“They’ve got a war on coal, they’ve got a war on traditional energy,” Tillis said. “And they’re trying to use it as a tool, I think, to put fear in people so that they can weaken our position internationally, weaken and reduce our options for reducing the costs of energy, which damages jobs and causes a whole list of problems out of this false science.”

“Climate changes everyday. Does a human being affect it? The answer is no. The literature is so clear on this,” Brannon said. “When you and I were kids Time magazine said it was our new ice age, 15 years later, now we’re over heating. It’s a way to control carbon, and David, you and I are made out of carbon.”

Unlike the debate on Tuesday night, Brannon refrained from attacking the frontrunner Tillis during the WRAL debate, instead focusing on his belief in constitutional limits to the role of the federal government.

For his part, Tillis turned most of his responses into criticisms of Hagan, including his closing statement.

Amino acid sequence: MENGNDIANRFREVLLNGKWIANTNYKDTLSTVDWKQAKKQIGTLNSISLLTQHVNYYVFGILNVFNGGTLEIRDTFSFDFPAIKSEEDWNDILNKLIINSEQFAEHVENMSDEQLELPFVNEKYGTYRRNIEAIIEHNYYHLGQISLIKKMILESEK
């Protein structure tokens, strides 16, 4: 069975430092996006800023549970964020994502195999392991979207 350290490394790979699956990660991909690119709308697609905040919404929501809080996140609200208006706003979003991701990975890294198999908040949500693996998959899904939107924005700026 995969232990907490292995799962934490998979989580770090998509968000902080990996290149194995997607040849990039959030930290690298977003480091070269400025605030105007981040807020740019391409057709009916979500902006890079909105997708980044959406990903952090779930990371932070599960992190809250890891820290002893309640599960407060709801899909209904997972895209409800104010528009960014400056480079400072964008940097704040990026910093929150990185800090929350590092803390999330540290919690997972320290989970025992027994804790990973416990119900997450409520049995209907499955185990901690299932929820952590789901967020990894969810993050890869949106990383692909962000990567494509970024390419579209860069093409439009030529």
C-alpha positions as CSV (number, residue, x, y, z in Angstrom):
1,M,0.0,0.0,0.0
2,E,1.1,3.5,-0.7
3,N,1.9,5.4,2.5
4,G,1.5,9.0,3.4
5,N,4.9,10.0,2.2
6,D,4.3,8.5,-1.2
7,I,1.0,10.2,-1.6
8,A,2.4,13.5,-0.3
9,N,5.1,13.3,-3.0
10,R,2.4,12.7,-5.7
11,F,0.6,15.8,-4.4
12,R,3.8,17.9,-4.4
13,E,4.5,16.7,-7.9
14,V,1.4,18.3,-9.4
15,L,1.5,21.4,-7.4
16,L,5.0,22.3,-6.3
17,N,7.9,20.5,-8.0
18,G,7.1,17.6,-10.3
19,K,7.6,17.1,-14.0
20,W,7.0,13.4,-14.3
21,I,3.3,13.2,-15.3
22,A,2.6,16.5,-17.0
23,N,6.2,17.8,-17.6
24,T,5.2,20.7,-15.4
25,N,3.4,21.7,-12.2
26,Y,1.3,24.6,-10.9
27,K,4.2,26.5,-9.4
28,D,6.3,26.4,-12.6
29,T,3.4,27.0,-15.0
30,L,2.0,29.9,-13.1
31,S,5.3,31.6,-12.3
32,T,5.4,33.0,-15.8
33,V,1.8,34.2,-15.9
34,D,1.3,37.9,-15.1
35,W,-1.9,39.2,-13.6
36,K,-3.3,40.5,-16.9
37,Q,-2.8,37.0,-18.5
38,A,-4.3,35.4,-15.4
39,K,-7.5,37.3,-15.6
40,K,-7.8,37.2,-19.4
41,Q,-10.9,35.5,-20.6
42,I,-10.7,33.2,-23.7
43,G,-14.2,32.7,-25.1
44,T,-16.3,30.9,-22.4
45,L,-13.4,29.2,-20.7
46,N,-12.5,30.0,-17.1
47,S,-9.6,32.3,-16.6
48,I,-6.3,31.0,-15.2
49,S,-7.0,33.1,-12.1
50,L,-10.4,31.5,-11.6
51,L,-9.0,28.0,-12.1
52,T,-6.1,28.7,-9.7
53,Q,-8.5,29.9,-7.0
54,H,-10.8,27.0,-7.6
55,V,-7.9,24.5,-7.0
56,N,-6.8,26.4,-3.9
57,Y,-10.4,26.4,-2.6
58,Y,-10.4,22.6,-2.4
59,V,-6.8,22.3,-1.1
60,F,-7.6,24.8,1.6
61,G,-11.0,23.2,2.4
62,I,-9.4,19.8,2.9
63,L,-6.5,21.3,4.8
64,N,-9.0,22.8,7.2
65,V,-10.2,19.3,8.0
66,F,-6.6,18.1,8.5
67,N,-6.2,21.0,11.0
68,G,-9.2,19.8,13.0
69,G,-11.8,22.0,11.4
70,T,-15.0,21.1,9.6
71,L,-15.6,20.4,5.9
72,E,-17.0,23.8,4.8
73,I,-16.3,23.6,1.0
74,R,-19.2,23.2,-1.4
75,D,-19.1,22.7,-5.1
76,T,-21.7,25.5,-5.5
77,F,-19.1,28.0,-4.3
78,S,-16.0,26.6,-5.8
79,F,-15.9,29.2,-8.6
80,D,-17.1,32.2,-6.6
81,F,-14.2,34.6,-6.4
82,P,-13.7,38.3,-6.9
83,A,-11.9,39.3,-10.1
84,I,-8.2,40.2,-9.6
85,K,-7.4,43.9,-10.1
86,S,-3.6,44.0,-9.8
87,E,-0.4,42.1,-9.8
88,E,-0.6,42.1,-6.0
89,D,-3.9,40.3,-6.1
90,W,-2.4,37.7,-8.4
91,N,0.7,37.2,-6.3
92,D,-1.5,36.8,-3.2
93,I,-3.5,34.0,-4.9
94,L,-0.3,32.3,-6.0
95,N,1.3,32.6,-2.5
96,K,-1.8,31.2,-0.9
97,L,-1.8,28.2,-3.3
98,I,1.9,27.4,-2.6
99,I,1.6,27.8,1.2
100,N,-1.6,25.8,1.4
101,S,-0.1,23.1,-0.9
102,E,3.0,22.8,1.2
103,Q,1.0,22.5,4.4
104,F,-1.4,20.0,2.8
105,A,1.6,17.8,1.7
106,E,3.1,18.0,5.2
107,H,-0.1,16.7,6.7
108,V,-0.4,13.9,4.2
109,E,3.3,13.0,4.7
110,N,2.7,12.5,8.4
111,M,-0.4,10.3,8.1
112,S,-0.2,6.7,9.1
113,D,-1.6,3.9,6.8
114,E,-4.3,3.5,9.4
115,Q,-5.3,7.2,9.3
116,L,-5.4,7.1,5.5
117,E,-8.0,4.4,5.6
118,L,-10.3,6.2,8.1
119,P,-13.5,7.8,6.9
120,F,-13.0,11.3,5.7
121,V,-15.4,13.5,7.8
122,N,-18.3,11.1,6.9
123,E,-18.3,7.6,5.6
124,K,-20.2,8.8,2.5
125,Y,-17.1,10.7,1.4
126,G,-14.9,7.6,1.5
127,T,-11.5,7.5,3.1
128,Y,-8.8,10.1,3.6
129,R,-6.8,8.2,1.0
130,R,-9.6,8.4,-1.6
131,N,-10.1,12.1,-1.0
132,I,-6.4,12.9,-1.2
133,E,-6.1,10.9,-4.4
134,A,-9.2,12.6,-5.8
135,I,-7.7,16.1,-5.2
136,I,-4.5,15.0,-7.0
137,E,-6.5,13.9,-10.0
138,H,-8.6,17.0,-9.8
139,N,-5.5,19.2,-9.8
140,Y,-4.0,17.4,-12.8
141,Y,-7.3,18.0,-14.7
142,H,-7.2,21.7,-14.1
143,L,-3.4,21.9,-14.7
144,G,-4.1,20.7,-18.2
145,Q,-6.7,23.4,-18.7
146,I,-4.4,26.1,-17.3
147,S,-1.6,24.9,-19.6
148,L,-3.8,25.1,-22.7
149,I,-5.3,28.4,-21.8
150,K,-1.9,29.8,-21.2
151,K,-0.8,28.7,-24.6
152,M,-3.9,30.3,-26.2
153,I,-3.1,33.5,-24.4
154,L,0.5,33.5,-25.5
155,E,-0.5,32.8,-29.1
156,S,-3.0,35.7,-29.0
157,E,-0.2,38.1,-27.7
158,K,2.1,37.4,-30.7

“I’m running for the United States Senate because Kay Hagan has failed the citizens of North Carolina,” Tillis said. “She failed the citizens of North Carolina when she was in the state Senate, and for the last three years I’ve been cleaning up her mess.”

Hagan’s campaign was quick to respond to the attacks from Tillis, releasing a statement just minutes after the debate concluded.

“No matter which Republican emerges, it will be a candidate that supports the special-interest agenda that has already proven to be disastrous for middle-class families under Thom Tillis’ watch in Raleigh,” Sadie Weiner, the Hagan campaign’s communications director, said.  “This election is a clear contrast between Kay’s record of fighting for North Carolina families and Republican candidates who are bought and paid for by special interests.”

It remains to be seen what, if any, impact Wednesday night’s debate will have on the crowded Republican field, which includes four other candidates not invited to participate based on their low polling numbers. A survey released by Time Warner Cable News found that viewers who tuned in for its Tuesday night debate said there was no clear winner.

Early voting for the May 6 primary kicks off Thursday across North Carolina. A third and final Republican senatorial debate will be broadcast by UNC-TV on Monday.

The complete Wednesday night debate can be seen at WRAL.com.

Posted in Election 2014, N.C. primary, North Carolina, primaries, U.S. Senate | Leave a comment

Poll: No clear winner in first GOP Senate debate

A survey in the wake of Tuesday night’s first Republican U.S. Senate debate finds none of the four candidates scoring a decisive victory.